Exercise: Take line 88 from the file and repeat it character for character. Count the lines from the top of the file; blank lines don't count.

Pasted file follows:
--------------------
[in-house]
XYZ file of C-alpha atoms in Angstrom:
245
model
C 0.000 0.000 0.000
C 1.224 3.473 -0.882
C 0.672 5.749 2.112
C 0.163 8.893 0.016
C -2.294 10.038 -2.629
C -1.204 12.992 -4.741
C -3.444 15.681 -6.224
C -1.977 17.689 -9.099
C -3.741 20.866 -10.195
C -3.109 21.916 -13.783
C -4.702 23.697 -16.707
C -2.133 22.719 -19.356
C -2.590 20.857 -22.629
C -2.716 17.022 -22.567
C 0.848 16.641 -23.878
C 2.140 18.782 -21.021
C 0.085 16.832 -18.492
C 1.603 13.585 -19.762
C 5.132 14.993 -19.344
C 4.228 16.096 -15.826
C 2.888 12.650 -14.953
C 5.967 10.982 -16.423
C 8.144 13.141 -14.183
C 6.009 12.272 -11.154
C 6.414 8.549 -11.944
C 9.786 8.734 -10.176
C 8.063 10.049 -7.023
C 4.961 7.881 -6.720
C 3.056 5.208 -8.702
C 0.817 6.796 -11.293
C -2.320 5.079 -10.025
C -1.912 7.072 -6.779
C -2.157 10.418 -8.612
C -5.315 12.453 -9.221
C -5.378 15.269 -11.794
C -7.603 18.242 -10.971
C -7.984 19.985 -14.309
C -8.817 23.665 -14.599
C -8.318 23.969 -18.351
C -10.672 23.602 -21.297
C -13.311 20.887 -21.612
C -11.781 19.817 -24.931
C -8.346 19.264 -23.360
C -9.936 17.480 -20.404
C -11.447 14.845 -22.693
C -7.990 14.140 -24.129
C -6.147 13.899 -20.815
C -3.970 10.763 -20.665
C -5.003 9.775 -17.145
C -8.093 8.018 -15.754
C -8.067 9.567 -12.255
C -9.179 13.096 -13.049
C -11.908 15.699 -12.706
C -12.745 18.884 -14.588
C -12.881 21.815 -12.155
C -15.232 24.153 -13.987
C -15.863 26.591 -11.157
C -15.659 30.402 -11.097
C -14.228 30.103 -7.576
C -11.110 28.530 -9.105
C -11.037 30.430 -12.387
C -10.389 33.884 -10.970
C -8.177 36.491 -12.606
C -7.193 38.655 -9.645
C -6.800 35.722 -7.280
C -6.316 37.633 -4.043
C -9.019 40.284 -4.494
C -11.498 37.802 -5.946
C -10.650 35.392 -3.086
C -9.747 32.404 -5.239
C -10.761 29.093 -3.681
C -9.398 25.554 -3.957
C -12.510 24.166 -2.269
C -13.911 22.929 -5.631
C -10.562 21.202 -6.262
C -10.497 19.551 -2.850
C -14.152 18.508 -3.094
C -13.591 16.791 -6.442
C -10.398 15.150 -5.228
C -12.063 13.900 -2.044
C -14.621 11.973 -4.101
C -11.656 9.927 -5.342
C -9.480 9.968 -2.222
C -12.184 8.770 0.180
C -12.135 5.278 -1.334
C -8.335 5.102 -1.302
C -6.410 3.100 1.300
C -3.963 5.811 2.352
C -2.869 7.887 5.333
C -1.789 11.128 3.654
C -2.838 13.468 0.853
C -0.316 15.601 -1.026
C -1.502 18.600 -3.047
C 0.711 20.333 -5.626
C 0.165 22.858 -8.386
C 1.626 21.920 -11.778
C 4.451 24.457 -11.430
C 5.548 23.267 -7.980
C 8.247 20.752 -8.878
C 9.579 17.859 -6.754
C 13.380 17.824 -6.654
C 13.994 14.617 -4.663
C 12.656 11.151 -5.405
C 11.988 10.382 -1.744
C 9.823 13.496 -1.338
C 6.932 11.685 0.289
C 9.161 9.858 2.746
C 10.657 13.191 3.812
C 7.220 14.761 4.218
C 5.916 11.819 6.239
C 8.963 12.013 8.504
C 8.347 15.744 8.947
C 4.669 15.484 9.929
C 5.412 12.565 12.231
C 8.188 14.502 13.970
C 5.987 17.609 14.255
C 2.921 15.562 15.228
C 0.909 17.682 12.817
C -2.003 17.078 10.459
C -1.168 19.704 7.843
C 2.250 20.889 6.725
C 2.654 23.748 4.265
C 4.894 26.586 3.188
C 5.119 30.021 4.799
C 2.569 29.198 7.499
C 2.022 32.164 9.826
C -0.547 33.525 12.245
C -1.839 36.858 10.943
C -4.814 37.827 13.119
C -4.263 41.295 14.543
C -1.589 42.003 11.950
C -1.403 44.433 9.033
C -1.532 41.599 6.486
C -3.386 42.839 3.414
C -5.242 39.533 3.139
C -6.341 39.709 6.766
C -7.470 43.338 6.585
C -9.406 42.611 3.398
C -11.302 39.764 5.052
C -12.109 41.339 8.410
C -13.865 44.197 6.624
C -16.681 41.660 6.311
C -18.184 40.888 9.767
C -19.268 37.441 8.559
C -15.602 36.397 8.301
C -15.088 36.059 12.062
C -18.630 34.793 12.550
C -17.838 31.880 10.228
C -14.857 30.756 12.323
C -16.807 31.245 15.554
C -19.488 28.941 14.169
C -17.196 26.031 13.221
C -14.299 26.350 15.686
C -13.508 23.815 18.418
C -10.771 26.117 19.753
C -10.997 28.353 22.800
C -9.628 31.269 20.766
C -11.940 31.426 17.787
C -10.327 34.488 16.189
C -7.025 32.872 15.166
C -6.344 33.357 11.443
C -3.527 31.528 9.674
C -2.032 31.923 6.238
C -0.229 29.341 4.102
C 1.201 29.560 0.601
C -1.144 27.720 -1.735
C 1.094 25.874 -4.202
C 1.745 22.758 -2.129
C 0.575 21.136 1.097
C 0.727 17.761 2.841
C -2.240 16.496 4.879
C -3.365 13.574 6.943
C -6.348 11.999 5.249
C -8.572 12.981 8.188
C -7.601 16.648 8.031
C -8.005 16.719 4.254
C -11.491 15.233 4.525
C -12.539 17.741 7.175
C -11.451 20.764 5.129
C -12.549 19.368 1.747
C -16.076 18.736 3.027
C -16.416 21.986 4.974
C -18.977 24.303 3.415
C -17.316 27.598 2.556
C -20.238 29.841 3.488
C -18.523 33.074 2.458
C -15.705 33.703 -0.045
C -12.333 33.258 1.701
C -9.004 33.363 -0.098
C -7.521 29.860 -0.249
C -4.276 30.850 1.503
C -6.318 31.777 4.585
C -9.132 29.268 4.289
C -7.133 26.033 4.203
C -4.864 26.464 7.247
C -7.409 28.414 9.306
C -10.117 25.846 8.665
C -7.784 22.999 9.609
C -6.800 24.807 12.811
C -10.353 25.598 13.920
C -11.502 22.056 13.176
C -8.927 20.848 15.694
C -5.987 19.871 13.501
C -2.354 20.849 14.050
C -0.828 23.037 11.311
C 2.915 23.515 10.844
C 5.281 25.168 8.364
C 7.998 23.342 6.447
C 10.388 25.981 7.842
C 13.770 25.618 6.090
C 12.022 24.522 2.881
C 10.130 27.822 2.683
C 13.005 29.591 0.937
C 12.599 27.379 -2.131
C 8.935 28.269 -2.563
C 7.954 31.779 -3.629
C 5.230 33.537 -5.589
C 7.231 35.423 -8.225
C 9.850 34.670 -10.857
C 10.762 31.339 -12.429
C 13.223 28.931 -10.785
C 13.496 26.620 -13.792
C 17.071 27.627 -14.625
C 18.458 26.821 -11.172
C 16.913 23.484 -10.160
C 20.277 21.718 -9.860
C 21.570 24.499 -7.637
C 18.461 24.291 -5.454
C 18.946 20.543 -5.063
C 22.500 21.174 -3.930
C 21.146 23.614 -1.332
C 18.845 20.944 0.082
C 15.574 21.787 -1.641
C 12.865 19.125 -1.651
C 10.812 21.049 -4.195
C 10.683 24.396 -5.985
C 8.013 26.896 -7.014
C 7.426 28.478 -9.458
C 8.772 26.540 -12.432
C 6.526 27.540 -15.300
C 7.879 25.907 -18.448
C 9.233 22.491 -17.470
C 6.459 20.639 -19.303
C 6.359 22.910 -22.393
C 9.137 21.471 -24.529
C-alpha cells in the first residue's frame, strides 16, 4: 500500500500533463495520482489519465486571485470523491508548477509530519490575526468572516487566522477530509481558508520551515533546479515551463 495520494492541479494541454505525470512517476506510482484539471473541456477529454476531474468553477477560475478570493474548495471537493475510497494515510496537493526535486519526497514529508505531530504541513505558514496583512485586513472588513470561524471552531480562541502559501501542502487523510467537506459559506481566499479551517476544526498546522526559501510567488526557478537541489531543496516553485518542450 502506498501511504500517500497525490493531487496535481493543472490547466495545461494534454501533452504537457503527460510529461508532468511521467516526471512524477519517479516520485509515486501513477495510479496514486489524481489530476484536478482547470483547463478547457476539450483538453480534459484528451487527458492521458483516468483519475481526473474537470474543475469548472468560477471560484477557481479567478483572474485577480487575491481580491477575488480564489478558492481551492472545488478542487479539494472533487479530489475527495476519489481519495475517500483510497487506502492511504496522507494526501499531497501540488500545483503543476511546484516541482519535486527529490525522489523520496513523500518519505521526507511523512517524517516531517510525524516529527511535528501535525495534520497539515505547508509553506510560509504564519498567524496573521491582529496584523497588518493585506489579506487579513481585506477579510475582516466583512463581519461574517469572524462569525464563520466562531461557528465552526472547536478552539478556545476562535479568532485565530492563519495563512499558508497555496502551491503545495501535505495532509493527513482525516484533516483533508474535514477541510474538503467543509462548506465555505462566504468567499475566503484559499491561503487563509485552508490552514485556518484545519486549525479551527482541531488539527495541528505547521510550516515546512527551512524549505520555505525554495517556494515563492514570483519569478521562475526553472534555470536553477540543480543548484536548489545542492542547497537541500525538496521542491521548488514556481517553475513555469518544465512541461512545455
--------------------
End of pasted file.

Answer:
C -12.184 8.770 0.180